Contracts are a necessary part of the construction industry. Each detail should be scrutinized because the slightest fault could mean devastating losses to a subcontractor. This is two-part series is by no means an exhaustive list of tips, but a starting point to help subcontractors secure their best interest. To learn more, read part one.
Know When It’s Complete
Construction contracts typically provide for completion by a certain date or period of time, within a specified number of working days, or in accordance with a construction schedule or critical path method. Whatever the date, these terms need to be defined. It’s common for projects to experience delays which impact completion times greatly. This often leads to legal issues, but a Jacksonville construction lawyer can assist you to ensure you are protecting yourself against the risks and potential losses you could incur. When negotiating a contract, be sure there is a clause that will excuse delays and extend the time for completion for delays that are beyond your control.
Know Your Lien Rights
Under mechanics lien law, you have the right to be compensated for the labor or supplies you provide on a construction project. However, you must be careful where exchanging lien waivers is concerned. For one, Florida is among the states where a statutory lien waiver form is required to be considered valid. Also, you want to make sure you aren’t signing away your lien rights.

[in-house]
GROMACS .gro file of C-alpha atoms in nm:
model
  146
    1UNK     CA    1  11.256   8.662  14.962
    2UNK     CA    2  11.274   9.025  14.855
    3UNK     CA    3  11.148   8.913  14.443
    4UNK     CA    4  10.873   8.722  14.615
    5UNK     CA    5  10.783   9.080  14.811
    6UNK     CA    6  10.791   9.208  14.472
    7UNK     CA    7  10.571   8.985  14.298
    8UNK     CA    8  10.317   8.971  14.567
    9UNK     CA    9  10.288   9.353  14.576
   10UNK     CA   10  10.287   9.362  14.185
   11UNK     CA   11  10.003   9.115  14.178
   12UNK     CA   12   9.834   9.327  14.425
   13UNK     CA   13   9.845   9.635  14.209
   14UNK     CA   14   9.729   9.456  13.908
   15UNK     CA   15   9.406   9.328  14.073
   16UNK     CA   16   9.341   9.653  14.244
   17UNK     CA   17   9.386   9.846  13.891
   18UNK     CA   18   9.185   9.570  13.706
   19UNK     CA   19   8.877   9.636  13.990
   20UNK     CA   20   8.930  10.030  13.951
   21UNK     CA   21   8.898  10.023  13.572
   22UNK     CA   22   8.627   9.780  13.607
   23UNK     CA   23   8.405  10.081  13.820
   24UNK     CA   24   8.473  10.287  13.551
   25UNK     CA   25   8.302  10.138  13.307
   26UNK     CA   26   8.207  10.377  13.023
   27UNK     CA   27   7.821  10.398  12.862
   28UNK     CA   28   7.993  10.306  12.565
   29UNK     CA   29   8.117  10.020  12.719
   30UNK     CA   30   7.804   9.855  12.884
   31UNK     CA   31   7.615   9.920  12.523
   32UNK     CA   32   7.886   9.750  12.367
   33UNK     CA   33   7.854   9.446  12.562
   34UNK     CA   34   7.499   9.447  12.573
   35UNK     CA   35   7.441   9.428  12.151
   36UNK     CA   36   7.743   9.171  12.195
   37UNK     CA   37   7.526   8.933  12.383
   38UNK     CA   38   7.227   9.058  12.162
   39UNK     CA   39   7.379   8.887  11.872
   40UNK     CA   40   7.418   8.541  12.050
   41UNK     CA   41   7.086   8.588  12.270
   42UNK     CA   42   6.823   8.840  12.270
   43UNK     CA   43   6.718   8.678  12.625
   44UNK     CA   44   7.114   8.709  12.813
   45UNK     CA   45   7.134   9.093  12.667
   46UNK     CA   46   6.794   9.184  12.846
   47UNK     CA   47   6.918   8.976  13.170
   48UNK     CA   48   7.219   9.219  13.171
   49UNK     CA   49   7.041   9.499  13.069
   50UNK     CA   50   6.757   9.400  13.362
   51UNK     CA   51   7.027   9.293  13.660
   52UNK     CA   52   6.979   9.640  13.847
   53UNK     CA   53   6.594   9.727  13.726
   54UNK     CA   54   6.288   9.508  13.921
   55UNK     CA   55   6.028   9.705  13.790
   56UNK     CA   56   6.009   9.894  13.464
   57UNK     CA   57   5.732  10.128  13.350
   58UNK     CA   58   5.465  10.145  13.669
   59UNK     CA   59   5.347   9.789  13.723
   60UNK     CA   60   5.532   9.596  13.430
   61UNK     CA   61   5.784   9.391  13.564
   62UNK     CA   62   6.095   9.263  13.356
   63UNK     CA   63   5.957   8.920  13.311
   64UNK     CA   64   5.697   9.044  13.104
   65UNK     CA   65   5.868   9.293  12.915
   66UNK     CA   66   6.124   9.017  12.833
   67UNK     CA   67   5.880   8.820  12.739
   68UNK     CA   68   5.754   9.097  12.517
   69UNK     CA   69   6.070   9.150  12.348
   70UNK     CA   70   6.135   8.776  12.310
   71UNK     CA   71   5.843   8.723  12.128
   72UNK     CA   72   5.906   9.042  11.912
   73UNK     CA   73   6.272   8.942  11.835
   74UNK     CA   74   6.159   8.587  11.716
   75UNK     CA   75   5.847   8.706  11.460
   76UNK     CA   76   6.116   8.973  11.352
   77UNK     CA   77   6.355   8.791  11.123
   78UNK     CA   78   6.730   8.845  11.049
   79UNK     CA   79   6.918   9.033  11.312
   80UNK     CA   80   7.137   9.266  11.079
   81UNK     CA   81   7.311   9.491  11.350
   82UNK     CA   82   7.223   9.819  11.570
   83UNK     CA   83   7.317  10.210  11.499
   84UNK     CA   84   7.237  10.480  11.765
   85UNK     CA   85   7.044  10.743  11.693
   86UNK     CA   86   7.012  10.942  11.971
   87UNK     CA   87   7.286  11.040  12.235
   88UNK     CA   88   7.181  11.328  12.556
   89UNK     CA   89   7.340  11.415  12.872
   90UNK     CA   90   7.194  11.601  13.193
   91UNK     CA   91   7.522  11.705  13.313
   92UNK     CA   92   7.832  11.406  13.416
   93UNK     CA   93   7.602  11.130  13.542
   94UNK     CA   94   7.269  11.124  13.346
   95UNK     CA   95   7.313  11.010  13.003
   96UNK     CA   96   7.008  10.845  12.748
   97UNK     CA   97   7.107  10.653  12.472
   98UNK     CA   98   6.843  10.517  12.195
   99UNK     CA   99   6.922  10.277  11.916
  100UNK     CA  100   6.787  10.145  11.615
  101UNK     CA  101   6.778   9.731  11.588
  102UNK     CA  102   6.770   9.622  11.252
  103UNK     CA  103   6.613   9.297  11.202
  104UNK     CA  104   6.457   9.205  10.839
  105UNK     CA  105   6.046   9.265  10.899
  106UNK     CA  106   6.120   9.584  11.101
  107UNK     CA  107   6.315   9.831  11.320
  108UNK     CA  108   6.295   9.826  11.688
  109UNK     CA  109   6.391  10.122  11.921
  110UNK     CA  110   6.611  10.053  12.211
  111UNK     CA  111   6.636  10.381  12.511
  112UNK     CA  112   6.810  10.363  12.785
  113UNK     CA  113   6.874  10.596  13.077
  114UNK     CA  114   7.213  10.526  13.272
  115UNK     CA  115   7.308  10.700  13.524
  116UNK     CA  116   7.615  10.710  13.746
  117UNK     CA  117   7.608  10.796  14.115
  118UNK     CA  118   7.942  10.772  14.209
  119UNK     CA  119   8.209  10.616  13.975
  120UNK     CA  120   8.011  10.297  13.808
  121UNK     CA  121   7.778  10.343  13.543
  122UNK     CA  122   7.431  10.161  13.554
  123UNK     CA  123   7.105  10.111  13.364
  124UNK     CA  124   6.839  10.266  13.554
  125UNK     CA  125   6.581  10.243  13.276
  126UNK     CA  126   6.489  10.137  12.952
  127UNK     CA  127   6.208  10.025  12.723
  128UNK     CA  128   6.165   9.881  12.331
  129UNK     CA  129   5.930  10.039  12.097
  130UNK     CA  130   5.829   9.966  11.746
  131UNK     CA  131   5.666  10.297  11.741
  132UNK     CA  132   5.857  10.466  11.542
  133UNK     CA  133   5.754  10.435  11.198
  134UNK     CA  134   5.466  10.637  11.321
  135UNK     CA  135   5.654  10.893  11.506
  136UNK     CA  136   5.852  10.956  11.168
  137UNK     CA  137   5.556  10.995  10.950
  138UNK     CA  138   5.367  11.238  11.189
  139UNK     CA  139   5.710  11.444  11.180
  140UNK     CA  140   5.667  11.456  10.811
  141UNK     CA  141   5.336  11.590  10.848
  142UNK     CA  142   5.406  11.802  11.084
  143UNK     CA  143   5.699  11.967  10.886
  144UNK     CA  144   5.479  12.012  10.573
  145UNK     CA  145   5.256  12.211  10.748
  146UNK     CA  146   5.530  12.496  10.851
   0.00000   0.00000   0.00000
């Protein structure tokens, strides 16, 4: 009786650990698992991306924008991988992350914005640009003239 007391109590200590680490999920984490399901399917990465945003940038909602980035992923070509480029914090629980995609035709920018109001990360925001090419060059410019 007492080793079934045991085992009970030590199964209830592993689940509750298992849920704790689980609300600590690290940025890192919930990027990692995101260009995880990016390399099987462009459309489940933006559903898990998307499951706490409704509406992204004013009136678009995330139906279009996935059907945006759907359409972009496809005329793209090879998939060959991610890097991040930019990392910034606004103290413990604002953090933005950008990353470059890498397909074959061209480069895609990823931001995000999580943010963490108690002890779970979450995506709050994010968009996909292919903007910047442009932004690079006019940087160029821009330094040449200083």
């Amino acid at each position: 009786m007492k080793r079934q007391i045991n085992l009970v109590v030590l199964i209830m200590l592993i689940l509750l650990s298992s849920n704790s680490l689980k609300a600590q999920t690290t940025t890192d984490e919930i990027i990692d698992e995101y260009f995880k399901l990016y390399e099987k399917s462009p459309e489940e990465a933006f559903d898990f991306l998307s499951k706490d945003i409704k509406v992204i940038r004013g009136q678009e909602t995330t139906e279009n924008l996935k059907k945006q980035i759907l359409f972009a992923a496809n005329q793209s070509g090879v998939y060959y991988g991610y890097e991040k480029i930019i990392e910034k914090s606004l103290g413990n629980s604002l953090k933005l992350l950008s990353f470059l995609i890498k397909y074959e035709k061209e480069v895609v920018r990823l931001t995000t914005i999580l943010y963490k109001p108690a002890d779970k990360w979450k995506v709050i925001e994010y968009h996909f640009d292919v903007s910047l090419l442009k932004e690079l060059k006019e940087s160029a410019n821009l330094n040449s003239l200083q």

Know When to Walk Away
We all know how competitive the construction industry is. There may be times when business is coming in effortlessly while other times it may be difficult to land a client. In spite of this, resist the urge to take on a problematic project. Problematic projects may not always be recognized up front; however, there are contract-related red flags that will give you a glimpse of potential trouble ahead. You may have a lucrative contract in front of you, but it will not be beneficial if you are carrying more risk than you can manage. If the contract language is unclear and seems a bit one-sided, have an attorney look it over and be willing to walk away if it doesn’t match up with your business goals or contribute positively to your bottom line.
Disclaimer: The information contained in this article is for general educational information only. This information does not constitute legal advice, is not intended to constitute legal advice, nor should it be relied upon as legal advice for your specific factual pattern or situation.